PRAIRIE WOODS AND WILD FLOWERS

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To most people, prairie country is farm country—big fields of corn and oats, rolling pastures with lone trees standing on the slopes. But when the virgin timber that originally covered the river valleys was slaughtered to make room for corn and cattle, homesteads and town sites, good bits of it were left, down along the creeks and river bottoms, under the crests of low hills. These are the prairie woods, where farmers turned loose their cattle and where country communities held Sunday-school picnics and Fourth of July celebrations. Every town had its woods close by—“Somebody’s Grove,” or “down by the creek.” “Going to the woods” was an institution with which prairie children grew up.

Trees have their own significance on the prairie. When they stand solitary—a big oak outlined against the sunset or a wild plum in bloom on a pasture slope—or when they stand in groves, seen across the swell of plowed fields, a thick dark brushwork on the very rim of the world—always they gain meaning because of the prairie setting. To go from the prevailing big openness of air and sky and sunlight into the coolness, depth, and mystery of the woods, where all kinds of wild things grow haphazard instead of in the neat, planned rows of the worked land, is to savor the natural variety of the prairie country.

The woods of my own prairie state, Iowa, are as characteristic, in their way, as is the farm land. To my taste, there is a nice blend of the tame and the wild in the woods of Iowa. This is characteristic of Iowa woods: smooth, rounded slopes with fine, long green grass; open spaces through which the sunlight falls, gracious and wide; trees—white oaks, large and well spaced, bur oaks in clumps, elms standing apart, scatterings of nut trees—hickory, walnut, butternut—with their double leaves, casting a patterned shade; a brown creek that bites its way through banks which cave in on either side; a boy sitting on the bank above a pool, fishing for bullheads; whirring insects, calling birds, cattle cropping a hill slope; wild gooseberry bushes, bitter-smelling white yarrow, clumps of catnip, clover humming with bees; elderberry in bloom, with its creamy green-white tufts of flower-lace; close by, a wet clayey place rank with weeds, nettles, vines, where one must “look out for snakes”; deeper still, a thicker woods, with high undergrowth and trees tangled with wild grape and cucumber vines.

In my girlhood, one could never forget the closeness of the woods. Around old-fashioned houses grew the transplanted wild flowers: bluebells, bloodroots, violets, spring beauties. (For prairie woods and wild flowers go together.) It was the women of my mother’s generation who lived close to these things. In those days, some woman hitched up “a good safe horse” to the family buggy and drove out into the woods for wild flowers for her garden beds. I remember the whole scene —the mild and gentle horse with its fearful driver, the buggy splashed with the mud of those unworked country roads, the iron step with its little edging of hard dried gray mud; the two women, in old jackets and hats resurrected from attic boxes, cotton gloves on their hands, my small self squeezed in between them; in the back of the buggy, baskets lined with newspapers holding a knife and a trowel—one of them, however, holding a lunch. There was the feeling of a long, leisurely spring day ahead; the slow trot of the horse; and everything all ready, back home, to get supper in a hurry when the ladies returned.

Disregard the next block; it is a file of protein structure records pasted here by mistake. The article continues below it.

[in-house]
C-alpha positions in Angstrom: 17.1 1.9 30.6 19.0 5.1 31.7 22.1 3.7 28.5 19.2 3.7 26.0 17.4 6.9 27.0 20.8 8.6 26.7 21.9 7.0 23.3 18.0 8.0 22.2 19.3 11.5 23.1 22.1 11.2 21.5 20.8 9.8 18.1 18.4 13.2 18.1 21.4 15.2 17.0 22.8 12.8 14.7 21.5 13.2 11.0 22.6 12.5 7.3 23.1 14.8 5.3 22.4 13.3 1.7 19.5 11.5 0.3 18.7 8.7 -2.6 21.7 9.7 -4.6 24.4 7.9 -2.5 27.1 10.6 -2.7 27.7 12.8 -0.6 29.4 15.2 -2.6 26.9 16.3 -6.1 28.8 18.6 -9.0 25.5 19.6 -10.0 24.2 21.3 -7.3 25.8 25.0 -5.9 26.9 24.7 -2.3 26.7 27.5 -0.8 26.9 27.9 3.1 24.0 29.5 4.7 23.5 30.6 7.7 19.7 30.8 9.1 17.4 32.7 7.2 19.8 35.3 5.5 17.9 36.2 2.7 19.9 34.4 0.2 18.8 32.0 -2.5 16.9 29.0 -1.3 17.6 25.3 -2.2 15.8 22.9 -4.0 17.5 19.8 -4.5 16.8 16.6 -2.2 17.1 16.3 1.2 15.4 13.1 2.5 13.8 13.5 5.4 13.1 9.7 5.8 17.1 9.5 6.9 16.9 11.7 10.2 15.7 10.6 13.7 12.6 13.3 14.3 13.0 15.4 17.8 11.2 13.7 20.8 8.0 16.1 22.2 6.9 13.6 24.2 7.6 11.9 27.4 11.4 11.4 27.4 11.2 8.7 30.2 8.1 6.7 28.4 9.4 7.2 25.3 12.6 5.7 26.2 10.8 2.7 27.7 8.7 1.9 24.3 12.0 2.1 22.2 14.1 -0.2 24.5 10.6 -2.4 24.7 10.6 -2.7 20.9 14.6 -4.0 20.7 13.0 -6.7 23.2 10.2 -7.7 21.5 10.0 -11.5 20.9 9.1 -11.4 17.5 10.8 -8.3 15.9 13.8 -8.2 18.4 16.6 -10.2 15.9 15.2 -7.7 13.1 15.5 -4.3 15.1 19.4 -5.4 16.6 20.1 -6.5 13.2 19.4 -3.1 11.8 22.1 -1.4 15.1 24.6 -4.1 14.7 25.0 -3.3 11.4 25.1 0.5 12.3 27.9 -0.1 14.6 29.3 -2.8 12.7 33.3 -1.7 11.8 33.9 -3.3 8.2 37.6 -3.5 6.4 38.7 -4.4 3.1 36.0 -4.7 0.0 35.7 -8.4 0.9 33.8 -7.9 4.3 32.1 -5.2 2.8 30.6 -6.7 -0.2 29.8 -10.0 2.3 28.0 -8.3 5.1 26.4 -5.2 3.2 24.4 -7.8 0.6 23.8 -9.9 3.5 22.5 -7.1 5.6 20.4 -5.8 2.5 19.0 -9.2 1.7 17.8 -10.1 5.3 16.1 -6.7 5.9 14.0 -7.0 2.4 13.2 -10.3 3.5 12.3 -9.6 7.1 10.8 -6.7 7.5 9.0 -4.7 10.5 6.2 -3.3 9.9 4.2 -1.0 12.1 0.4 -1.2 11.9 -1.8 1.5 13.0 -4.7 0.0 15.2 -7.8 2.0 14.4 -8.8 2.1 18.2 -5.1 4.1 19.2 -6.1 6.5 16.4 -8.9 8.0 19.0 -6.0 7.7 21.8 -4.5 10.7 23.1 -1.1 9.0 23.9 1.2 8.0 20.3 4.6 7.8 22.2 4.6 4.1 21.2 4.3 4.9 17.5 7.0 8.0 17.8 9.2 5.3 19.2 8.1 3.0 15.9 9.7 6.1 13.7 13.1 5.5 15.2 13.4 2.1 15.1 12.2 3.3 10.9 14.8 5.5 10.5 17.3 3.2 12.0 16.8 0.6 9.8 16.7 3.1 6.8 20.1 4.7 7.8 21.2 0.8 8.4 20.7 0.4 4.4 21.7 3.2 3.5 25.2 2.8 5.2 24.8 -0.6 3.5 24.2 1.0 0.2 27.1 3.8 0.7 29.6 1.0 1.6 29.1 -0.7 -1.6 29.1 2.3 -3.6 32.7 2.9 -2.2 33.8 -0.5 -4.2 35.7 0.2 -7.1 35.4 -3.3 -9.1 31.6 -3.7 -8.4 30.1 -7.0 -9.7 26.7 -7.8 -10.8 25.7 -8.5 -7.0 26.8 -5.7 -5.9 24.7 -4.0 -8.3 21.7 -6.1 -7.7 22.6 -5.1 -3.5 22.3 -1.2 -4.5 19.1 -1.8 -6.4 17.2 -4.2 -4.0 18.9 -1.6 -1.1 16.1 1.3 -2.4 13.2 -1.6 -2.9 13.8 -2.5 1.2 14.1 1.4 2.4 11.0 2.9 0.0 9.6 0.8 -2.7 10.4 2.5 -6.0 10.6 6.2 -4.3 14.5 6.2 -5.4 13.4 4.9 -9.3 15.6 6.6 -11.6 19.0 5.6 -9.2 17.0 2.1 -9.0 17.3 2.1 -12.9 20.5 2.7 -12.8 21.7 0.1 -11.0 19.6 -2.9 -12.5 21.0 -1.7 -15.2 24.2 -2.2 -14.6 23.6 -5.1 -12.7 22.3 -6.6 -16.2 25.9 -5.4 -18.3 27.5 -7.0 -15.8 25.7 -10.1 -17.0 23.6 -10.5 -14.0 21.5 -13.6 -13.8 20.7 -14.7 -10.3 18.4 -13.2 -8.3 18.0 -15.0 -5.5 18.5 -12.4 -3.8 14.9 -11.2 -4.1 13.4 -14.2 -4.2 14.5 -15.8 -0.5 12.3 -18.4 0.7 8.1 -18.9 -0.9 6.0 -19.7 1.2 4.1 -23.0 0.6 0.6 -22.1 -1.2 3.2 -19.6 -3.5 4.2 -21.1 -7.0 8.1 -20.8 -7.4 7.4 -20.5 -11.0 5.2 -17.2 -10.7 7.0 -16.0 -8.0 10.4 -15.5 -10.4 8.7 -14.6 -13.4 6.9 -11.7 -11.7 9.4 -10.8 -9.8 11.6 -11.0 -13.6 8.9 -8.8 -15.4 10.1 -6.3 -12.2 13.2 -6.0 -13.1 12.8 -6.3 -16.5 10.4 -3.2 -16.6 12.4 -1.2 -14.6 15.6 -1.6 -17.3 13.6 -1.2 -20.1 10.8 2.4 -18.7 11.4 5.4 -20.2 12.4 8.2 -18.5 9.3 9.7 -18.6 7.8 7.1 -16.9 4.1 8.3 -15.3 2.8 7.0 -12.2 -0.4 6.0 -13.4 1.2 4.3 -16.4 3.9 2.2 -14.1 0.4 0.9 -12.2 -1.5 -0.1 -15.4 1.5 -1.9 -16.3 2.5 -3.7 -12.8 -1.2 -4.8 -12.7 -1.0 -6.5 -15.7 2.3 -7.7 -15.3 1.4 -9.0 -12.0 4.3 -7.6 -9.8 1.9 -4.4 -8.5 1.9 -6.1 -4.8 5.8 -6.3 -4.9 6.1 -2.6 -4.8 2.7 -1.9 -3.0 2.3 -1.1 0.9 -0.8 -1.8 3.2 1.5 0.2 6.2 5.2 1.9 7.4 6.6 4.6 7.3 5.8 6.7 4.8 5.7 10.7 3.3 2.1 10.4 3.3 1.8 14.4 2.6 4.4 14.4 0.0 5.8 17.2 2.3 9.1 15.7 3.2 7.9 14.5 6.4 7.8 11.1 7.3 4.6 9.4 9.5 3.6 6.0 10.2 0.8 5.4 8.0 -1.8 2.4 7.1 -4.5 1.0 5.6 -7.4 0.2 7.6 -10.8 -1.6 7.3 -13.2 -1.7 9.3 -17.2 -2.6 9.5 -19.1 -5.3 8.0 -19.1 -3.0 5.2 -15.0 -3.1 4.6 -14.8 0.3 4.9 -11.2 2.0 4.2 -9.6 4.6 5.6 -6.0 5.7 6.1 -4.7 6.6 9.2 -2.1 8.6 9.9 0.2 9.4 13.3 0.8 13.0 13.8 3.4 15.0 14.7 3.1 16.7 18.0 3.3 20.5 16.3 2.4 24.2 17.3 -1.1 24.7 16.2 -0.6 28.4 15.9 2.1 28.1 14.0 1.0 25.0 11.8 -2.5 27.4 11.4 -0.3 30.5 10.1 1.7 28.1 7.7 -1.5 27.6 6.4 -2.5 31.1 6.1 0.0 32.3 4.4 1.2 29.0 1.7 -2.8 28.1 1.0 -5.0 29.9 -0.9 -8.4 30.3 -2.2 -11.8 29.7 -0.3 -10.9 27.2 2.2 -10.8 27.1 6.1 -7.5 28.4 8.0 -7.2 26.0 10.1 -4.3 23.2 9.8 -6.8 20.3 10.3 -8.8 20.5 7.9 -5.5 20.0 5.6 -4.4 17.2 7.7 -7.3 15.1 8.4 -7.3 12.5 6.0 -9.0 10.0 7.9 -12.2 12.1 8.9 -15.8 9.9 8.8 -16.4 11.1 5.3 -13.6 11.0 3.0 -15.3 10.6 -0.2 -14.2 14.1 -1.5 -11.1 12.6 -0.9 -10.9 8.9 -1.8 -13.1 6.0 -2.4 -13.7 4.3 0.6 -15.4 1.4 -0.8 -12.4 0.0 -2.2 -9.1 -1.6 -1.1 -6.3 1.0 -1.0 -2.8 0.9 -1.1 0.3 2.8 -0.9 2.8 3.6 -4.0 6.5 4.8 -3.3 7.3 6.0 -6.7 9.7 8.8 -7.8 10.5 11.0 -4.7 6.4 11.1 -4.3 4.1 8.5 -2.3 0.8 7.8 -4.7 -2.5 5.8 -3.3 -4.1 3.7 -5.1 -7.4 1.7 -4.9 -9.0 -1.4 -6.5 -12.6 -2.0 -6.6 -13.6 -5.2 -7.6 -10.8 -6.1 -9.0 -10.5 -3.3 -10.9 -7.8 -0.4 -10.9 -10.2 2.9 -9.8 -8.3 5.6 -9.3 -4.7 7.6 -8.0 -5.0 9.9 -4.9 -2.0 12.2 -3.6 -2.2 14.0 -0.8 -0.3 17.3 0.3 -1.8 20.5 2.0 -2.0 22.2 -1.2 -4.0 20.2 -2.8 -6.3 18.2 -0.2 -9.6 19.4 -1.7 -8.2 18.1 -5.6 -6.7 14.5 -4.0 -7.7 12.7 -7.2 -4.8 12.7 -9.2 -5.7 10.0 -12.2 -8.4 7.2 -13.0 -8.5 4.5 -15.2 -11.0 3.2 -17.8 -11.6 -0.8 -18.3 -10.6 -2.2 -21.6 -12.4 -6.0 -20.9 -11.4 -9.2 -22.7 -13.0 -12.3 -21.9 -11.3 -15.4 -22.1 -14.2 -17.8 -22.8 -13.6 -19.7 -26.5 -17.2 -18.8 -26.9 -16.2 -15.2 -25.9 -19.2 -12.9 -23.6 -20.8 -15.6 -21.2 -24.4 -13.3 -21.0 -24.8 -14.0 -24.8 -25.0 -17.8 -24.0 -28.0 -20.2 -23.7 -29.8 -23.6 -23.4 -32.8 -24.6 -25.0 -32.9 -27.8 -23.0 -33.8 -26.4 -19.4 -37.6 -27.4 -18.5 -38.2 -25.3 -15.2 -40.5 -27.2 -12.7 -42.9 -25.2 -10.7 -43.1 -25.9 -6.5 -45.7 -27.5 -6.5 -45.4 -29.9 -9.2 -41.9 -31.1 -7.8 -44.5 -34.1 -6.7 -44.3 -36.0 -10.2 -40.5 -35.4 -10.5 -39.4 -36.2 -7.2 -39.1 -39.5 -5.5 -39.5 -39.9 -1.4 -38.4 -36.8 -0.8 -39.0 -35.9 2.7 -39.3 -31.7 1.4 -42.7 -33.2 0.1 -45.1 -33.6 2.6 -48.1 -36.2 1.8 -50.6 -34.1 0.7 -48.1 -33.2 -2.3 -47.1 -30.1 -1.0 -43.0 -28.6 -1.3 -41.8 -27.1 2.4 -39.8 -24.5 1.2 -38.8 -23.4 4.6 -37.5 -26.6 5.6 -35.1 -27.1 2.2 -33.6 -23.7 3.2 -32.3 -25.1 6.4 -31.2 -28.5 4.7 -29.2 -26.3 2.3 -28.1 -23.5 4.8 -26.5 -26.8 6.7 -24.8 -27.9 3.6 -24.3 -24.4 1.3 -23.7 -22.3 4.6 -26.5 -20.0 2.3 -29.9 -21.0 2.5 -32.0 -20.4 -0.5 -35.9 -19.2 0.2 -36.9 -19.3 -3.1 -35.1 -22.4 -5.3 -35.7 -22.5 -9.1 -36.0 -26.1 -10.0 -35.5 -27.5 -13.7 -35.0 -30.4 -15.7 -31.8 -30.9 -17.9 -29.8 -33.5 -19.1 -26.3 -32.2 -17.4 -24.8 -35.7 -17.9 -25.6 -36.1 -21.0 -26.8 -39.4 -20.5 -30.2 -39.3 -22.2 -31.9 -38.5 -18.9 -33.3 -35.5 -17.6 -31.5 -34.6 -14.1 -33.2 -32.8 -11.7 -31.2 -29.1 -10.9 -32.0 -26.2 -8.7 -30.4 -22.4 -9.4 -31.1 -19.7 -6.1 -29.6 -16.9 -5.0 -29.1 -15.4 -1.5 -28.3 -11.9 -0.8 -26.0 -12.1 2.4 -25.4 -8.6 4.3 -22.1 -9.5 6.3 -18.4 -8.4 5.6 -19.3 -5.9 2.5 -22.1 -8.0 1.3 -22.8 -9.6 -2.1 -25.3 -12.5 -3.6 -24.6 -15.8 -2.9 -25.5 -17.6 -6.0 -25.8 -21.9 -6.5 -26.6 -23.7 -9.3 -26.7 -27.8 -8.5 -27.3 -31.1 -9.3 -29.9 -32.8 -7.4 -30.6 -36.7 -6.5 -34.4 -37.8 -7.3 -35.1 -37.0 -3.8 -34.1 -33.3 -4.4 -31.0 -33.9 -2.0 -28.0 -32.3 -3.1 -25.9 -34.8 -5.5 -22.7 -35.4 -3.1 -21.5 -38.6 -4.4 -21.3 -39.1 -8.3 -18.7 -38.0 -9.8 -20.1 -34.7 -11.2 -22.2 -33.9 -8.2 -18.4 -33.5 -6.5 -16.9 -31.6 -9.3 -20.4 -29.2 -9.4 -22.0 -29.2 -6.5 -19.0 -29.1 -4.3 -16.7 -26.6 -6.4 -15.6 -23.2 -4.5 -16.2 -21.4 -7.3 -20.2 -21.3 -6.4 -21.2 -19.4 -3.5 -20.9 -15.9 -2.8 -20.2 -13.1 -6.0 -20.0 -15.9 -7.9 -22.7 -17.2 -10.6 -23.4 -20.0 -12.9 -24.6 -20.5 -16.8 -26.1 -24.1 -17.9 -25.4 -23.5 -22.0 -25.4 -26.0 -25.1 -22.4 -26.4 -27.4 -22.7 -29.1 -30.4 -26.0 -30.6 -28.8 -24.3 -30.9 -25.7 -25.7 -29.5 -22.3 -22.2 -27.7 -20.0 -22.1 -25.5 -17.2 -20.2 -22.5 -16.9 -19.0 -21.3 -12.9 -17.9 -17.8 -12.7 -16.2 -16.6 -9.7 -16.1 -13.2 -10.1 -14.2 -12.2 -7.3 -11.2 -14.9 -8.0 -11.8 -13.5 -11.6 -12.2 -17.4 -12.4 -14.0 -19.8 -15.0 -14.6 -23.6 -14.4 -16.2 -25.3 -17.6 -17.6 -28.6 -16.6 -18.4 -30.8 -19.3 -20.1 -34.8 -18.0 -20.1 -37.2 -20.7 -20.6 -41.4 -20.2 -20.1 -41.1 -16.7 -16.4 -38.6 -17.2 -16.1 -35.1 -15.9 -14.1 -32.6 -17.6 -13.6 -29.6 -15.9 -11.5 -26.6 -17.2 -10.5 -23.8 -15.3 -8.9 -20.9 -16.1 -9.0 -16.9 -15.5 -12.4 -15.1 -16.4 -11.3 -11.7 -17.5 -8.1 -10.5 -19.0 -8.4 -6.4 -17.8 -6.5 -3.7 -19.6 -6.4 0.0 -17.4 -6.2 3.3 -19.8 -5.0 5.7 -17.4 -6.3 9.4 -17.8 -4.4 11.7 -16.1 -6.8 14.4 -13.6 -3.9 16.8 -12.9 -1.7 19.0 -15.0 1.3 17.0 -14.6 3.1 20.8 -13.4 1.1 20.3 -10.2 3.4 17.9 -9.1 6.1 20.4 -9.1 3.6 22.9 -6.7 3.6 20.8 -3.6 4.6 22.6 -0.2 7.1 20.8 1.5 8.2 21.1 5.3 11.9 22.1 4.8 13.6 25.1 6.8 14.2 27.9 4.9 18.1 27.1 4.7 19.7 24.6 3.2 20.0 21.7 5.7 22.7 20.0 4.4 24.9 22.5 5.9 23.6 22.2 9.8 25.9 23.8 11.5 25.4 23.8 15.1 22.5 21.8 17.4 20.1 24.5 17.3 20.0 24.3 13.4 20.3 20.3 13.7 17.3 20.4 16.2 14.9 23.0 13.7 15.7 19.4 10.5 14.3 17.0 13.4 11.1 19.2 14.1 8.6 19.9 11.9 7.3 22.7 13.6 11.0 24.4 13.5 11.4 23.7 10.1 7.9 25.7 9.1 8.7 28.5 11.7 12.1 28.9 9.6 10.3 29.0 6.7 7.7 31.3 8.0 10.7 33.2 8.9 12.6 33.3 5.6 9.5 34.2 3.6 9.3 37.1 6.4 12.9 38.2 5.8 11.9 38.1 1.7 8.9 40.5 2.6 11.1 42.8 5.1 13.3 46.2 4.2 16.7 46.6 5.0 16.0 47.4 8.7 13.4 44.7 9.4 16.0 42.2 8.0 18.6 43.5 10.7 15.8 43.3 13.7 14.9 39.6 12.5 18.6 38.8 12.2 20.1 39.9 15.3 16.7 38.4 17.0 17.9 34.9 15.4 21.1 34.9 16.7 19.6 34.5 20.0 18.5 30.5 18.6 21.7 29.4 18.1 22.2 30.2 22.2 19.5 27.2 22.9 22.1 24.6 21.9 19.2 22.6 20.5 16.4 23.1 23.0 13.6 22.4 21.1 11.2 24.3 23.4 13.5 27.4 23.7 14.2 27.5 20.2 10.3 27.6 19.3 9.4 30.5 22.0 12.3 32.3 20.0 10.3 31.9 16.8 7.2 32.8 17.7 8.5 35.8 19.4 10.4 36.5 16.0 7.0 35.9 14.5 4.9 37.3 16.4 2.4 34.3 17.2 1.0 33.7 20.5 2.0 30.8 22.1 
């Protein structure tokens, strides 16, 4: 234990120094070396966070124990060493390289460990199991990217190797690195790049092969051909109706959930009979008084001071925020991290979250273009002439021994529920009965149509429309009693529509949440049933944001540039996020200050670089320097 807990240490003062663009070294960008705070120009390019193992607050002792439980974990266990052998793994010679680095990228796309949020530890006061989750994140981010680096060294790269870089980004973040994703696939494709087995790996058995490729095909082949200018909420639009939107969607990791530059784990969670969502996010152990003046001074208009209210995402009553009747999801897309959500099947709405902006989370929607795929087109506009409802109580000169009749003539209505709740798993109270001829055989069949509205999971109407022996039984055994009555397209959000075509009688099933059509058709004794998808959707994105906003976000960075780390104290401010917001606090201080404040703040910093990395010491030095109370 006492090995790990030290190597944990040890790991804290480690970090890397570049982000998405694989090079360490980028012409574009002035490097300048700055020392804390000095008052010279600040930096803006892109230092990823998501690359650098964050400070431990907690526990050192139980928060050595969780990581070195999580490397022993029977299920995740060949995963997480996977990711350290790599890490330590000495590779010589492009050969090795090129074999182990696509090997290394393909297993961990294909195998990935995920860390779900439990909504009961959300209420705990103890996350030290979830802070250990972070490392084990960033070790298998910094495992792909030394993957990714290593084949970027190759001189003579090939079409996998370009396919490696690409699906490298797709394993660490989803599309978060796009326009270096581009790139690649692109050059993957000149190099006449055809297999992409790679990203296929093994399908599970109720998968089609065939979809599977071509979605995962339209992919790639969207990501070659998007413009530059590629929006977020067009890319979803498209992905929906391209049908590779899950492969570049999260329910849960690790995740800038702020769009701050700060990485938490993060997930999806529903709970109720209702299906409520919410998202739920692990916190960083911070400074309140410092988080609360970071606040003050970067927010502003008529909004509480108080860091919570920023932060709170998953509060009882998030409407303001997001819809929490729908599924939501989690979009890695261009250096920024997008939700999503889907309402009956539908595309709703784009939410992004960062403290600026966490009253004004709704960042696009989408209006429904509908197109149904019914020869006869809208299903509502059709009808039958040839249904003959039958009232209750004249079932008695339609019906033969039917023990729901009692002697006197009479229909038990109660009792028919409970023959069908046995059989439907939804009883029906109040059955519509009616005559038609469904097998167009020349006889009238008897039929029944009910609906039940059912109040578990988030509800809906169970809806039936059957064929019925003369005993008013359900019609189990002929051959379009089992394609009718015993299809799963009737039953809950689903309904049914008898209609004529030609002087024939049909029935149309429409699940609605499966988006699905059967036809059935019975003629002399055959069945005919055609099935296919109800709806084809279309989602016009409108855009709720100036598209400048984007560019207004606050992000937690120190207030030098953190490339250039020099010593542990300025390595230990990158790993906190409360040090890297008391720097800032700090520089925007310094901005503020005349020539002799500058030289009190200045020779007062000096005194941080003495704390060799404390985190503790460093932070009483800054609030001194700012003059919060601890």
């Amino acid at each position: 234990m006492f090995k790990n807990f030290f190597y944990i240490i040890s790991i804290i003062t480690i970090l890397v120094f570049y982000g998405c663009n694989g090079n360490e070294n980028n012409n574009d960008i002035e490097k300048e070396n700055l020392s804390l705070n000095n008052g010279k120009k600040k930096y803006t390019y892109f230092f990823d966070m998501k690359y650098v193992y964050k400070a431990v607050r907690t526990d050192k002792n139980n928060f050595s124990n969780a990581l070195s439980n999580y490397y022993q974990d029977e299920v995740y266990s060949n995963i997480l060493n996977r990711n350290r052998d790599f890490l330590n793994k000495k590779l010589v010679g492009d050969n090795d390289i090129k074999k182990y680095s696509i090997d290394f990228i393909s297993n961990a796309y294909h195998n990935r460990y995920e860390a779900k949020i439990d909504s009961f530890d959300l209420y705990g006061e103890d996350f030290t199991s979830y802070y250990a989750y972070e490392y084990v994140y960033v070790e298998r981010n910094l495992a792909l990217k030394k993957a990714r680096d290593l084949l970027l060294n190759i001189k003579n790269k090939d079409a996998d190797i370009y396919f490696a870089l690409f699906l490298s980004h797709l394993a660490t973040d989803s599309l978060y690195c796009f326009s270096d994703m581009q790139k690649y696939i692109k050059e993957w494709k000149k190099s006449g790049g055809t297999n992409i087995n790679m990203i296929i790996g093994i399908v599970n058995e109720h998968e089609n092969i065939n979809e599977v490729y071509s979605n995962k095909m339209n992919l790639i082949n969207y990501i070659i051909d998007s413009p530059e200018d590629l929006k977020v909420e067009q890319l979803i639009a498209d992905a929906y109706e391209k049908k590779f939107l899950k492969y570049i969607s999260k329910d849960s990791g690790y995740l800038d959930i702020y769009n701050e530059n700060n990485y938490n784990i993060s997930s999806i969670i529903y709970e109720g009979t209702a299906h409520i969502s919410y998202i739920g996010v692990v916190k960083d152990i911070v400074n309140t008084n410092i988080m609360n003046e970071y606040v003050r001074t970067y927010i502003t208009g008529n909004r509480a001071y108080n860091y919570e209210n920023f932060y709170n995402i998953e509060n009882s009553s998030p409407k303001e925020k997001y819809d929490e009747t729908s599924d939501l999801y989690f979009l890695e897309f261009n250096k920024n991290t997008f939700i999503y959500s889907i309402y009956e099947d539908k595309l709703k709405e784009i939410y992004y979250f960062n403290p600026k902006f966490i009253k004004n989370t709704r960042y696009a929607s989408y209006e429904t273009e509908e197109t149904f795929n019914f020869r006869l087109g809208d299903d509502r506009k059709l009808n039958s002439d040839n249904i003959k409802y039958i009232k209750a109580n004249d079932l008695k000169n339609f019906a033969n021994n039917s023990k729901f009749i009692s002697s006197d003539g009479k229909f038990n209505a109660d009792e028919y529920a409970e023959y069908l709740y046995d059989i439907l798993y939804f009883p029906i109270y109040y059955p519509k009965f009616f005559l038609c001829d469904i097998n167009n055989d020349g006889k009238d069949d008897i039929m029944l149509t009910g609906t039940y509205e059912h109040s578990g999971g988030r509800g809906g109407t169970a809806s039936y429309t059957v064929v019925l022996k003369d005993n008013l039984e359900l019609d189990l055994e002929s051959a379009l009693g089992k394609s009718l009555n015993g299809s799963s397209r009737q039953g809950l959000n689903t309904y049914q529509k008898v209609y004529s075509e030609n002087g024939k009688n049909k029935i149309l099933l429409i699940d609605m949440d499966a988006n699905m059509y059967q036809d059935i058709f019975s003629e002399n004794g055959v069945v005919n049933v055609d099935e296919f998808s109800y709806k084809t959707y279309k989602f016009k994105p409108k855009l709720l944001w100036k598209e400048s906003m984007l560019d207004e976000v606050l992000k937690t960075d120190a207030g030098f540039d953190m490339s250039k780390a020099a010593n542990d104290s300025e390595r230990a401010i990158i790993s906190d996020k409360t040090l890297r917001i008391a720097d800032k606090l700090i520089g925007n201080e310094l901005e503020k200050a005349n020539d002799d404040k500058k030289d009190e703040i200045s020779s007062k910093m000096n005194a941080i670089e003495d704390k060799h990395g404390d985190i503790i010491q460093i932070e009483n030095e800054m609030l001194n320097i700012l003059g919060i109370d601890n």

“Going to the woods” began with the first day of spring, when pussy willows budded down by the “crick.” A day came when people left the windows open in the bank and the doctor’s office, even in the millinery store, where all winter the Misses Brady had huddled by the stove in fear of drafts. Farmers, on such a day, drove into town with their buffalo coats thrown open, the smell of spring mud on the wheels of their wagons. I remember such a day, in late March, when we went to the spring for water cress: a soft, dark rainy day after a mild winter, the pasture slopes still dead brown, trees bare, the creek narrow and brown and chill, and the mats of water cress that filled it green, cold, the leaf edge tinged with purple, chilling our reddened hands with an icy freshness. In school we children, dreamy-eyed, kept turning to see the maple branches spread out upon the blue sky, fringy with half-opened reddish buds. After school, we were out looking, first for the windflowers, then for the bird’s-loot violets that grew in great patches on the old burned-off places along the railroad tracks. Offerings now appeared on teachers’ desks: pussy-willow branches that kept lipping over the tumbler; bowls of furry, blue-purple windflowers opening out to show their yellow centers, the stems silky, glistening, gray-green under water, making little bubbles; then bunches of violets, Dutchman’s-breeches, wilted and drooping from little hot clutching hands. Some country child brought in a bunch of rare and sought-for cowslips. You could pick up a limp violet here and there that a child had dropped.